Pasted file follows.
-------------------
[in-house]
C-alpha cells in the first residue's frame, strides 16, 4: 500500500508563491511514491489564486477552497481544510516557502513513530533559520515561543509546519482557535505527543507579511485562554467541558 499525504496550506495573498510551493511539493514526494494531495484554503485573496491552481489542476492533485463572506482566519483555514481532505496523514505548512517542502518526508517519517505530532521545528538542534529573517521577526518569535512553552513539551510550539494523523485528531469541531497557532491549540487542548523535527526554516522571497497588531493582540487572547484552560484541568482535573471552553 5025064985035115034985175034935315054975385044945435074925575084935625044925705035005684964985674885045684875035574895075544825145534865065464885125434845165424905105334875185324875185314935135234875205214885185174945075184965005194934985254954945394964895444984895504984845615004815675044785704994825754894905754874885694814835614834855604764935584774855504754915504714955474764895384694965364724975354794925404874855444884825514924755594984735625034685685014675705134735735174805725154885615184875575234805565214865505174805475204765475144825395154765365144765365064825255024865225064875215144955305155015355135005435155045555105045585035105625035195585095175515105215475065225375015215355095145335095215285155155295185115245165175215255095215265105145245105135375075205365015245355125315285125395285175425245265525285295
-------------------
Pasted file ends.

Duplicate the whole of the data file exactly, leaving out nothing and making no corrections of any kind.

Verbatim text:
[in-house]
C-alpha cells in the first residue's frame, strides 16, 4: 500500500508563491511514491489564486477552497481544510516557502513513530533559520515561543509546519482557535505527543507579511485562554467541558 499525504496550506495573498510551493511539493514526494494531495484554503485573496491552481489542476492533485463572506482566519483555514481532505496523514505548512517542502518526508517519517505530532521545528538542534529573517521577526518569535512553552513539551510550539494523523485528531469541531497557532491549540487542548523535527526554516522571497497588531493582540487572547484552560484541568482535573471552553 5025064985035115034985175034935315054975385044945435074925575084935625044925705035005684964985674885045684875035574895075544825145534865065464885125434845165424905105334875185324875185314935135234875205214885185174945075184965005194934985254954945394964895444984895504984845615004815675044785704994825754894905754874885694814835614834855604764935584774855504754915504714955474764895384694965364724975354794925404874855444884825514924755594984735625034685685014675705134735735174805725154885615184875575234805565214865505174805475204765475144825395154765365144765365064825255024865225064875215144955305155015355135005435155045555105045585035105625035195585095175515105215475065225375015215355095145335095215285155155295185115245165175215255095215265105145245105135375075205365015245355125315285125395285175425245265525285295